Mental Health Foundation supports the call for a Mental Health Champion for Northern Ireland “prevention should be their top priority”

24 February 2016

Today, Northern Ireland hosts its first mental health summit organised by Action for Mental Health.  It will reinforce calls for a Mental Health Champion to “defend the rights and interests of people living with mental illness”.

Dr Iris Elliott, Head of Policy and Research at the Mental Health Foundation said:

“Whilst mental health has secured cross party support in Stormont, progress to address the mental health challenges facing our society has been glacial. There is genuine and heart felt political good will, often informed by personal, family and constituent experience of mental distress. However, we need to face a hard reality that this has not been translated into real change in people’s lives across Northern Ireland during this Assembly term.

“The Mental Health Foundation supports the calls for a Mental Health Champion in the hope that this role will be an asset to all of us mental health advocates in Northern Ireland.  There are a number of key areas where progress needs to be made but prevention should be their top priority. In addition to the work of a Mental Health Champion political investment is also required.  We hope that the forthcoming Assembly elections will provide an opportunity for parties and independents to set out their stalls and make specific commitments on mental health. Commitments on which they can ultimately be held accountable to deliver.”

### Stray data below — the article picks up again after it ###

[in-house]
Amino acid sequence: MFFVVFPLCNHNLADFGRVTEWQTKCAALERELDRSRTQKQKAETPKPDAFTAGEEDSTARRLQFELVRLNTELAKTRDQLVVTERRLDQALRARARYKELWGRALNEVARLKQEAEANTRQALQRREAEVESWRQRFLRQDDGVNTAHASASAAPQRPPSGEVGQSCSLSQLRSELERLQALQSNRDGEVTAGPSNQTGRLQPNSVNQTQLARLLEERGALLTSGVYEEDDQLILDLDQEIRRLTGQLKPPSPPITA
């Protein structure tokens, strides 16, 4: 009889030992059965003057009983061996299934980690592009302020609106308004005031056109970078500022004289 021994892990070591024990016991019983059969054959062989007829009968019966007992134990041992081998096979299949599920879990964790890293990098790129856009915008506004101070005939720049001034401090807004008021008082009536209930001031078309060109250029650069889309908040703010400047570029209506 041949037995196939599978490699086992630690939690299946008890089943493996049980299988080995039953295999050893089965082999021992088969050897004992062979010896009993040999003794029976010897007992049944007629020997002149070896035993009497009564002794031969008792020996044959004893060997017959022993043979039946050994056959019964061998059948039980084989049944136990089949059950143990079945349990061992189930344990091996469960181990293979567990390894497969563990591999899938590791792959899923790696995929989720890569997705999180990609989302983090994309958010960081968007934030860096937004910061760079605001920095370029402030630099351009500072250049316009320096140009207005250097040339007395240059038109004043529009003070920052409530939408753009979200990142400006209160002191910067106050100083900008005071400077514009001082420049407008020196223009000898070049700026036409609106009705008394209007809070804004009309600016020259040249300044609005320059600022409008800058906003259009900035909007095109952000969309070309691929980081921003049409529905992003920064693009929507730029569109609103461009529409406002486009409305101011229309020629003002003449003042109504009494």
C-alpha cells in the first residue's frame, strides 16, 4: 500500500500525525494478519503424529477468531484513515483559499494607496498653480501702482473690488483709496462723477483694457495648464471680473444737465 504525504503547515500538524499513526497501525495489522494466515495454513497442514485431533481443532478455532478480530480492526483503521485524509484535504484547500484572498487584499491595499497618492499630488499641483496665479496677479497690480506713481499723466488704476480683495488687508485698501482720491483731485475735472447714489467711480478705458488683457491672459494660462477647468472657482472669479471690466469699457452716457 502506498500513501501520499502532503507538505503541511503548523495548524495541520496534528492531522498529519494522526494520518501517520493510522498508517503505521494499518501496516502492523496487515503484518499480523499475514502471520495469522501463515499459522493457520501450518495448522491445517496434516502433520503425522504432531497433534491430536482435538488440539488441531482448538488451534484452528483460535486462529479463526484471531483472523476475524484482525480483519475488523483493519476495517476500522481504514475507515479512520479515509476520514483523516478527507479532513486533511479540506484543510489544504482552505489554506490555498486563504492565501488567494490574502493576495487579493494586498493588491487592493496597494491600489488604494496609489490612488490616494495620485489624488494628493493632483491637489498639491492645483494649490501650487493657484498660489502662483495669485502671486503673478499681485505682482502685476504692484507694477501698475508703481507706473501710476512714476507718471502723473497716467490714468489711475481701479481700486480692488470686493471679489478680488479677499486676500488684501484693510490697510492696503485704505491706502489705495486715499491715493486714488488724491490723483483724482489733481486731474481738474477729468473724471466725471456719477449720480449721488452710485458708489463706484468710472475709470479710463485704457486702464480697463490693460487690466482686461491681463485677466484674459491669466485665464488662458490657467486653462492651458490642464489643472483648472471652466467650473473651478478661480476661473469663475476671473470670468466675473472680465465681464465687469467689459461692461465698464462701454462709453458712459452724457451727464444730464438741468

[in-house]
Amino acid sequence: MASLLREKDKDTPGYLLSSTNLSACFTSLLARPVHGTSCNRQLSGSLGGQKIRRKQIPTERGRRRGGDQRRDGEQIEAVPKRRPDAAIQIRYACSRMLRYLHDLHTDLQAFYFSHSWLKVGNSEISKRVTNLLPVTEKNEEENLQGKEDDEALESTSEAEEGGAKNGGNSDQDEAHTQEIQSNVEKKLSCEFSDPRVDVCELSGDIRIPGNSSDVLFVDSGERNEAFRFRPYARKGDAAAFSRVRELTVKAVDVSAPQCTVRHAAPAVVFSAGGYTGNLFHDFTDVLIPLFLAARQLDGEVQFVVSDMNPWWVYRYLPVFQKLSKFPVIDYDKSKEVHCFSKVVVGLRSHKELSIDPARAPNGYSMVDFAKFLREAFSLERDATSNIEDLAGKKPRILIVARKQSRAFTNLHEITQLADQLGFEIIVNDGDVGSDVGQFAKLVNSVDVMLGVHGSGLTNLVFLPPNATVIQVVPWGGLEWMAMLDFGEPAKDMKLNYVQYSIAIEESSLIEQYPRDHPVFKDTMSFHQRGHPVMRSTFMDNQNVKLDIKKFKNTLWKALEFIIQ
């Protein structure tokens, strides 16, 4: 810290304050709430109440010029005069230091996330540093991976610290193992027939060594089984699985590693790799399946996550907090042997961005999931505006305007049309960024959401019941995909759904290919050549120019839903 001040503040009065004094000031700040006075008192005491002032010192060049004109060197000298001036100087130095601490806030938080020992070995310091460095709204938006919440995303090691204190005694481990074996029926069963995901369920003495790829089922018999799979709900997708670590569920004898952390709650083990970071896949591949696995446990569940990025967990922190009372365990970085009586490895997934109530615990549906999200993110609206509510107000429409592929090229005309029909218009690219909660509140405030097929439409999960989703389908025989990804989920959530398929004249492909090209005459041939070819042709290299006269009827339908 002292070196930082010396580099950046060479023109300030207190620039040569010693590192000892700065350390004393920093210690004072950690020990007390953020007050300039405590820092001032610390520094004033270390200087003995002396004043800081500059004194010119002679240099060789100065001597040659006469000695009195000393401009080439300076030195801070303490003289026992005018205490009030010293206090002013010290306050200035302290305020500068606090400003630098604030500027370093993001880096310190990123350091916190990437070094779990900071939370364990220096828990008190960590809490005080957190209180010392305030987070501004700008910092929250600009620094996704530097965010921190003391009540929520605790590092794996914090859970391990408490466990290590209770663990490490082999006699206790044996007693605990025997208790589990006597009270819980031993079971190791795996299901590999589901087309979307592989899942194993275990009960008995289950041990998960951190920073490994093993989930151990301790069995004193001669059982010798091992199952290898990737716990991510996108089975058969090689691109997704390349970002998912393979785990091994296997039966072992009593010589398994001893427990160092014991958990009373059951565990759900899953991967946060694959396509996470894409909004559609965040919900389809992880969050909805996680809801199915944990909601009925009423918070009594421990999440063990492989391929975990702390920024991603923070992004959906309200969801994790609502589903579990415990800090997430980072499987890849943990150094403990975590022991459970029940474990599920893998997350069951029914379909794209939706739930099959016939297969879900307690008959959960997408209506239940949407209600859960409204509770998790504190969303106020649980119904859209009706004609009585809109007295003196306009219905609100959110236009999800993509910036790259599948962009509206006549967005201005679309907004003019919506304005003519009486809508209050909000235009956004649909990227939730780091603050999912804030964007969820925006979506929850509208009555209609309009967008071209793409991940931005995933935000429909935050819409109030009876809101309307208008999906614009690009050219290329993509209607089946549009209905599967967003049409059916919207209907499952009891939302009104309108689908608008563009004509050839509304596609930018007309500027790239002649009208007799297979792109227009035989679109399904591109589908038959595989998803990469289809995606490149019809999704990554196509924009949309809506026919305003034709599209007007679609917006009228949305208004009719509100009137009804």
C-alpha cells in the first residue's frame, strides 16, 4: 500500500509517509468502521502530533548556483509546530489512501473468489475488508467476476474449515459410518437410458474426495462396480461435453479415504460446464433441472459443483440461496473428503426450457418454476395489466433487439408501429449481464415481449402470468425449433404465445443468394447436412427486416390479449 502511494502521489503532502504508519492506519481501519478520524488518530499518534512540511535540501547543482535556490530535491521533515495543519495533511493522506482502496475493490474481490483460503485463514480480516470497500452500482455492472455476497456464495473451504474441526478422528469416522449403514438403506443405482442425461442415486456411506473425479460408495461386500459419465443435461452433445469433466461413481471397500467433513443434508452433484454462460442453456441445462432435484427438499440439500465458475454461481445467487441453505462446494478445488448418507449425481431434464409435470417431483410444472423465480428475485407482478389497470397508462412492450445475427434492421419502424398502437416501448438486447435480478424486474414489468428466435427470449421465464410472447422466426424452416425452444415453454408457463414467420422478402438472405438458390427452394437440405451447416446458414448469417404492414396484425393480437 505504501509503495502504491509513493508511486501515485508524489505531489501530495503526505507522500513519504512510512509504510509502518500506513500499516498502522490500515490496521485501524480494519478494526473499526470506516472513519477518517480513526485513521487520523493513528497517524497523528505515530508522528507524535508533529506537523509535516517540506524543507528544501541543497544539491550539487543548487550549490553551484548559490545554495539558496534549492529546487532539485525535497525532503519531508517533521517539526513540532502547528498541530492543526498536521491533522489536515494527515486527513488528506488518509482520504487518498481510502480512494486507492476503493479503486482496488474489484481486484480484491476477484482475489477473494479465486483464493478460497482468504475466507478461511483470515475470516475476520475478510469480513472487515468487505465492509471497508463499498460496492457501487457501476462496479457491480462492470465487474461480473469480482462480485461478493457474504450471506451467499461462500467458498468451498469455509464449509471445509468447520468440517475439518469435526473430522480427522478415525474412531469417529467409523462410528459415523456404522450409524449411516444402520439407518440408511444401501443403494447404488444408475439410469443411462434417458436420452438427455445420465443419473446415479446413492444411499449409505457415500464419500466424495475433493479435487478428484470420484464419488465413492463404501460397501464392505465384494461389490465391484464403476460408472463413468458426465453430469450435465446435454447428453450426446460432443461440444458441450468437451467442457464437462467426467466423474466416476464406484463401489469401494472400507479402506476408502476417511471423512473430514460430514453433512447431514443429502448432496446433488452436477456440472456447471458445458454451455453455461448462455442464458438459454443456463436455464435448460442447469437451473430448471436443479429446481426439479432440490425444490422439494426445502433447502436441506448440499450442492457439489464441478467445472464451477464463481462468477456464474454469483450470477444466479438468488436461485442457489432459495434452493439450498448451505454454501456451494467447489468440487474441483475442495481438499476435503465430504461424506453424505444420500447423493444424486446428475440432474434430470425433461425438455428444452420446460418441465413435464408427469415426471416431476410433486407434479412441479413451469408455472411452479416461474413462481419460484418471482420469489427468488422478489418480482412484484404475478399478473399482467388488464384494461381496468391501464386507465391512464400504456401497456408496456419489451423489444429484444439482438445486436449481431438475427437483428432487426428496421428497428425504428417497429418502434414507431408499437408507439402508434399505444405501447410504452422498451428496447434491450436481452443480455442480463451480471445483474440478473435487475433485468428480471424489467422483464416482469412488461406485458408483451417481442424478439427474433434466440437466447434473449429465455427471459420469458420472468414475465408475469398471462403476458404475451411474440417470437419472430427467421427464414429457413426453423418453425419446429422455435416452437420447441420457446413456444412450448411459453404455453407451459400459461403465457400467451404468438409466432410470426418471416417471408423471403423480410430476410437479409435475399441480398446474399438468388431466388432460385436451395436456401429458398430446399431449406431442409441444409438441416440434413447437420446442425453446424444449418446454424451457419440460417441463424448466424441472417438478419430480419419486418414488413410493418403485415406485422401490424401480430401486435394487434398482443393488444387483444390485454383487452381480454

The Mental Health Foundations’ top five priorities for a new Mental Health Champion and those standing for election to the Northern Ireland Assembly are:

  • Invest in prevention and early intervention at all stages of the life course beginning with maternal mental health and continuing into later life; with a strong focus on people with long-term physical health conditions. 
  • Address the mental health legacy of the conflict by developing trauma informed approaches within communities and services that are founded on our resilience and assets as a society.
  • Support individuals and communities who experience mental health inequalities and who live in poverty.
  • Promote mental healthy employment by developing psychologically informed workplaces in the public, private, voluntary and community sectors.
  • Support everyone’s mental health literacy so that we can reduce stigma and discrimination, support each other, and know how to look after our own mental health…and when we need services to recover from mental distress. 

Dr Iris Elliott has set out more detail on these priorities in a blog.

The Mental Health Foundation has produced a Fundamental Facts for Mental Health, which we update annually to celebrate World Mental Health Day in October.